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Ponte de Sor beating: Iraq gets “one more week” to decide on lifting of twins’ diplomatic immunity

Iraq has been given one more week to decide whether or not to accede to Portugal’s request to lift diplomatic immunity protecting the twin sons of its ambassador, who have already admitted to the savage beating 15-year-old Rúben Cavaco in Ponte de Sor last August.

In a press conference given in Lisbon this morning before he leaves to accompany prime minister António Costa on a five-day state visit to India, foreign affairs minister Augusto Santos Silva left it quite clear nonetheless that this latest ‘time extension’ afforded the Iraqis will be the last.

“The government will decide” on the issue on his return, he stressed – adding that as far as he is concerned, a week from now will be more than adequate to settle the issues raised by Iraq at the 11th hour.

According to Rádio Renascença, the “series of juridical questions” are centred most on the ”conditions of interrogation of other witnesses”, while “one relates to the facts” – which were widely publicised by national media when this story first broke and Rúben was still fighting for his life in an induced coma with serious injuries to his face and head.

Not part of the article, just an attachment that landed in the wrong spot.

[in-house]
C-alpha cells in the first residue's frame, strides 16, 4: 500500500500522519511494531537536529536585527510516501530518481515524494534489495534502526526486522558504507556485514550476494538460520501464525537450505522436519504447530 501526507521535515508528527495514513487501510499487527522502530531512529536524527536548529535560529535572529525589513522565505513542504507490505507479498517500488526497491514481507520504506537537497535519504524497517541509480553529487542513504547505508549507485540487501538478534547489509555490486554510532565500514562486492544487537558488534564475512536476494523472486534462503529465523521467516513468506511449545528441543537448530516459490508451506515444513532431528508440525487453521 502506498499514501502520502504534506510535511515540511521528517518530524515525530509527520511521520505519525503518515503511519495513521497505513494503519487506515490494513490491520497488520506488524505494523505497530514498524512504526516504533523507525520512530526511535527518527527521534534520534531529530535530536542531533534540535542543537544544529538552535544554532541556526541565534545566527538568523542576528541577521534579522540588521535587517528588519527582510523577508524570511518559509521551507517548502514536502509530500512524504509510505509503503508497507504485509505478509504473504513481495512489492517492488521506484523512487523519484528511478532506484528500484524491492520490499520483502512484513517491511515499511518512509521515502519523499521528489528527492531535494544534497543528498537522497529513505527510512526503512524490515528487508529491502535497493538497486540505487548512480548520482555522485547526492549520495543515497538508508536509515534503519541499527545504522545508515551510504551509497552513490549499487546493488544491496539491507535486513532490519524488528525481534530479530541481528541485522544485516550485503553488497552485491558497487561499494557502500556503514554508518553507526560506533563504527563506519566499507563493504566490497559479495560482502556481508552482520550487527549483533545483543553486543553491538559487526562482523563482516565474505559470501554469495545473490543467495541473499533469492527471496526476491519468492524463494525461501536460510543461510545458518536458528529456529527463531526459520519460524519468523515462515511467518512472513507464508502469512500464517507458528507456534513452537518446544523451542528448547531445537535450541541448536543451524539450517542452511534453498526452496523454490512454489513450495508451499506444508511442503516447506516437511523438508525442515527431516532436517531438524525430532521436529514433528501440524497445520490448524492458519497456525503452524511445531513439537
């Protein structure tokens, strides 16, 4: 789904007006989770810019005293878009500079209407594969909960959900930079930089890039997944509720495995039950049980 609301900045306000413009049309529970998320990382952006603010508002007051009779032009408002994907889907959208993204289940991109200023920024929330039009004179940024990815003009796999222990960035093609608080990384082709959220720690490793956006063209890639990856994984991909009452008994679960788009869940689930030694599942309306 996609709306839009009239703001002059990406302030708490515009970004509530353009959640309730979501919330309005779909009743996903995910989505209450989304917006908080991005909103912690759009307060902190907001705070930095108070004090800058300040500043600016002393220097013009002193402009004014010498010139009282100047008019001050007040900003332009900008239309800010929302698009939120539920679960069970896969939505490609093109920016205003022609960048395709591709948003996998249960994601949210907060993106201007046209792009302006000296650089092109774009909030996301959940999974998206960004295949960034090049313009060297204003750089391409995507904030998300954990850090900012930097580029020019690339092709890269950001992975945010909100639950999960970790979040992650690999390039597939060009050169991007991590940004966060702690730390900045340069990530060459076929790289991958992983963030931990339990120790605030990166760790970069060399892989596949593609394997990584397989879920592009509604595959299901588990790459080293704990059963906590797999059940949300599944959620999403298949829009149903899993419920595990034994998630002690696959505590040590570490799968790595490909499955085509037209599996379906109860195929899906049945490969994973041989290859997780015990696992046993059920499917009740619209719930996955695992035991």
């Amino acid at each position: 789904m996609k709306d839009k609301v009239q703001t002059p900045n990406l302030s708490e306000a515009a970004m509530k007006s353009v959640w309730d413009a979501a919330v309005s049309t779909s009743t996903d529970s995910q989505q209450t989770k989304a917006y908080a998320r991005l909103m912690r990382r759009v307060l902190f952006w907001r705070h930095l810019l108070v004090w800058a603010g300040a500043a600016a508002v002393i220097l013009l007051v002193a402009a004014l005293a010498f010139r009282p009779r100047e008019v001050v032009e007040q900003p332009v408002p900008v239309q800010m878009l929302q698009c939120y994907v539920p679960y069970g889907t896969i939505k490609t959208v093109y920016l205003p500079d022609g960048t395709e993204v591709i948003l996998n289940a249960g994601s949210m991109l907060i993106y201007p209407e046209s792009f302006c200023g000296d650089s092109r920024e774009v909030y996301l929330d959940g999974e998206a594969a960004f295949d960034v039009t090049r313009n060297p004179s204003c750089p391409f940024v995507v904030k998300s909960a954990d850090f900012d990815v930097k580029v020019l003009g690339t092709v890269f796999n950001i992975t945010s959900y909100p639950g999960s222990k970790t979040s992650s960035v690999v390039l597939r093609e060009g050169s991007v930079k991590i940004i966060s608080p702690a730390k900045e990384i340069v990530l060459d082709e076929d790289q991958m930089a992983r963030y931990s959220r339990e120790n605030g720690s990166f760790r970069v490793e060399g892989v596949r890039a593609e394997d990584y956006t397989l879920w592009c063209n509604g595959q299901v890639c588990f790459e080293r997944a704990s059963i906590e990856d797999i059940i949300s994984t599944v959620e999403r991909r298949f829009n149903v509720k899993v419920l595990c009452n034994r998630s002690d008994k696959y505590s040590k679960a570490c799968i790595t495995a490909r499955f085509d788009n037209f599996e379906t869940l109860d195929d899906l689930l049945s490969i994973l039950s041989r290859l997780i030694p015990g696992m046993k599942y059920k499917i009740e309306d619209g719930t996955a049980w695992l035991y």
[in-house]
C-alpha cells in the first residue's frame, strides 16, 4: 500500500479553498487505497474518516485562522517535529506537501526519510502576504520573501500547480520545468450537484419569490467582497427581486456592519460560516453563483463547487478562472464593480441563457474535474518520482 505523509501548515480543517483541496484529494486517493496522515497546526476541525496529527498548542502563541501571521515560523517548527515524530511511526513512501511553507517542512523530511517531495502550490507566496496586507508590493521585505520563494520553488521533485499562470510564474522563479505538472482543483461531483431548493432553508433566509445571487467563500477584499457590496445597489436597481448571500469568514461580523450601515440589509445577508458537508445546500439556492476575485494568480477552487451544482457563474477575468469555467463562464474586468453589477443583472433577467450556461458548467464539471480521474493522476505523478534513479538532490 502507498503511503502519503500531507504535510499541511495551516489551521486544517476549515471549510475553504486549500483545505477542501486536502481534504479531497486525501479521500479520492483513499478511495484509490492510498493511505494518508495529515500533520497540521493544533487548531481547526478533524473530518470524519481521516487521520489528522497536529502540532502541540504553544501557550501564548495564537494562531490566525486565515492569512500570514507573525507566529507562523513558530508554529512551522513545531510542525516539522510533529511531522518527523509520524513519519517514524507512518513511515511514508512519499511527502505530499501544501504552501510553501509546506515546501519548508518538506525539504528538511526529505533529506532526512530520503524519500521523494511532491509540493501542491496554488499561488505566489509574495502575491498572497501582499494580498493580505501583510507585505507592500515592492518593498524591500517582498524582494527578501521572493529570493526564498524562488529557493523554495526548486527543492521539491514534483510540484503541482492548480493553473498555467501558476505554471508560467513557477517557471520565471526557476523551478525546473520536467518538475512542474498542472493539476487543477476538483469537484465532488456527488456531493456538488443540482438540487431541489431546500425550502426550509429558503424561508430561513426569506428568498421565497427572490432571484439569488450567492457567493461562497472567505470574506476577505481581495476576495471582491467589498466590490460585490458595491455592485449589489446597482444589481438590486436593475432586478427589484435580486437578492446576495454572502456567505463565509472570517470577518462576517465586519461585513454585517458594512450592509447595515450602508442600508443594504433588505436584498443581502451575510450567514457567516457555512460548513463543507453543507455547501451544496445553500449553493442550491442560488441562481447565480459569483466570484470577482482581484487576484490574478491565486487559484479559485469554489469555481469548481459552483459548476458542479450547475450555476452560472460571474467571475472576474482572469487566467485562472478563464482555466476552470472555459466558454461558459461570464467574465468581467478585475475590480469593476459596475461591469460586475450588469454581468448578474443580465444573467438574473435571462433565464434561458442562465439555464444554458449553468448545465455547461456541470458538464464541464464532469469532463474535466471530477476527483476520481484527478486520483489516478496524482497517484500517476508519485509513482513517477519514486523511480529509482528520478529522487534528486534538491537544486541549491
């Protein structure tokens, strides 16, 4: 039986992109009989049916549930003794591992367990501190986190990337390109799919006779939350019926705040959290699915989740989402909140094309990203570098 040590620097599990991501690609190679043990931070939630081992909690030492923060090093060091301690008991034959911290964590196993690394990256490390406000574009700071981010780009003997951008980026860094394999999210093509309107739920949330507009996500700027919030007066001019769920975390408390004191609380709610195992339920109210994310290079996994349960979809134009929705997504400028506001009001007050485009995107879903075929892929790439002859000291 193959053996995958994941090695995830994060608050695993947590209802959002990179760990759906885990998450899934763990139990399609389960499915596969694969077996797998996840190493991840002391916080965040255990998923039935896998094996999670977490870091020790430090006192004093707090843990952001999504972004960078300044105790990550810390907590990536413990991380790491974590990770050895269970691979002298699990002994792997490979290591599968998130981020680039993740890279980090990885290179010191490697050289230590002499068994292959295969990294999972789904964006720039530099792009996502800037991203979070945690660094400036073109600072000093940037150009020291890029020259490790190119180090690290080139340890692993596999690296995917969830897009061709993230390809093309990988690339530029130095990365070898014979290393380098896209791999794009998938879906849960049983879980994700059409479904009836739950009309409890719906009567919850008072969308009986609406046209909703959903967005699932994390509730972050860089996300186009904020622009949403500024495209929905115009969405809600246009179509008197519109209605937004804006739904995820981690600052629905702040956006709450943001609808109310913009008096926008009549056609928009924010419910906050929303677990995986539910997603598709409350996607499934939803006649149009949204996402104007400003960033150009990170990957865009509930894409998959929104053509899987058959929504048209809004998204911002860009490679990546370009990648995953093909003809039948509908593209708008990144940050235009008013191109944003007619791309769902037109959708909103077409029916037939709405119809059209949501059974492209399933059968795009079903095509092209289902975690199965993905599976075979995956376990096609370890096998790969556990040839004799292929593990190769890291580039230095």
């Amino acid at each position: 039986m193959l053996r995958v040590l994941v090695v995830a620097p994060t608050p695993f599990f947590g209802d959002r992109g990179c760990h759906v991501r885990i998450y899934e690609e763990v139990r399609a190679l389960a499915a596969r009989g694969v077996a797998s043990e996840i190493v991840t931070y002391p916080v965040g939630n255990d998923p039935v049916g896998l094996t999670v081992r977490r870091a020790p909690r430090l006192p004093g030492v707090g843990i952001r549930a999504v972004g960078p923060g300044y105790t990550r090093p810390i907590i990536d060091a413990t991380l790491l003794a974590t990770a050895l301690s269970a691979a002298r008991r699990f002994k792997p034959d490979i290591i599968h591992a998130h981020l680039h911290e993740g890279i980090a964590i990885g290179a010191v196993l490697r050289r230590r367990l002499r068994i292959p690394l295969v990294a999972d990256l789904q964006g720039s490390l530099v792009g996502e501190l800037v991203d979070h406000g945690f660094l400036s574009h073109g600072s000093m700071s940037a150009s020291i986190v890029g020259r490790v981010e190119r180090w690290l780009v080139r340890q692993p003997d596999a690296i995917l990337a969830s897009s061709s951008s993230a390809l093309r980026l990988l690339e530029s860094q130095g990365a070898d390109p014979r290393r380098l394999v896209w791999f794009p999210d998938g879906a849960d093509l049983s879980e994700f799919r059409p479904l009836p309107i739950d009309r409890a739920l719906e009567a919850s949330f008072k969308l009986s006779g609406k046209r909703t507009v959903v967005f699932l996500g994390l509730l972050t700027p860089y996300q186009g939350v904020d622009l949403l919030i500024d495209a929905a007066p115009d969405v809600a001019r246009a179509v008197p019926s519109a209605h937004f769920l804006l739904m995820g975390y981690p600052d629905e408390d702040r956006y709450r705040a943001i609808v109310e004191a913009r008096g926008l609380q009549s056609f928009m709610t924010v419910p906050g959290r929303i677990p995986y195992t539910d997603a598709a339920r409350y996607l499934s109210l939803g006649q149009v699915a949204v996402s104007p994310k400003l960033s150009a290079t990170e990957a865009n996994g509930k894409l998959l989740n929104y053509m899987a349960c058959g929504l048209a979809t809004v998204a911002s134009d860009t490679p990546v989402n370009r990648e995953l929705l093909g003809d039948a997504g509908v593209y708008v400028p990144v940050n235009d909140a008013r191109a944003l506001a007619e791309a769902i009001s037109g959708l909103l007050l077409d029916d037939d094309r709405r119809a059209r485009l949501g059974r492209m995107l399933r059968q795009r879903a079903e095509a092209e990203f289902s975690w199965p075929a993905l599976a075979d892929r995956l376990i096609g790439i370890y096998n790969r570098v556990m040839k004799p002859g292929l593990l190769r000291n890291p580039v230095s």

But Santos Silva was quite adamant that now it is time for justice – the moment for Rúben Cavaco’s family to receive “the reparation it deserves”.

Only last month, the family’s lawyer Santana-Maia Leonardo revealed that Rúben, though back at school, is now a great deal worse off than he was at the outset of his recovery (click here).

Aside from the psychological trauma which has caused him to start losing his hair (click here), he has been experiencing “difficulties” in moving his right arm and leg, and “ cannot write for very long”.

The boy’s ‘against-all-odds’ return to consciousness was nothing short of miraculous – as his mother Vânia Pires has frequently told reporters in the weeks following his release from hospital – but it is simply “not yet complete”, says the family’s legal representative.

Nonetheless, Iraq’s response has now concluded “formal interaction” between the two countries’ authorities, Santos Silva affirmed.

It all depends now on the answers that come back from the Public Ministry, and how Iraq reacts to them.

Rádio Renascença has sketched a number of scenarios that could result from Iraq failing to lift the twin’s immunity from prosecution, but for the time being, bets are hedged as everyone waits for what Iraq ultimately decides.

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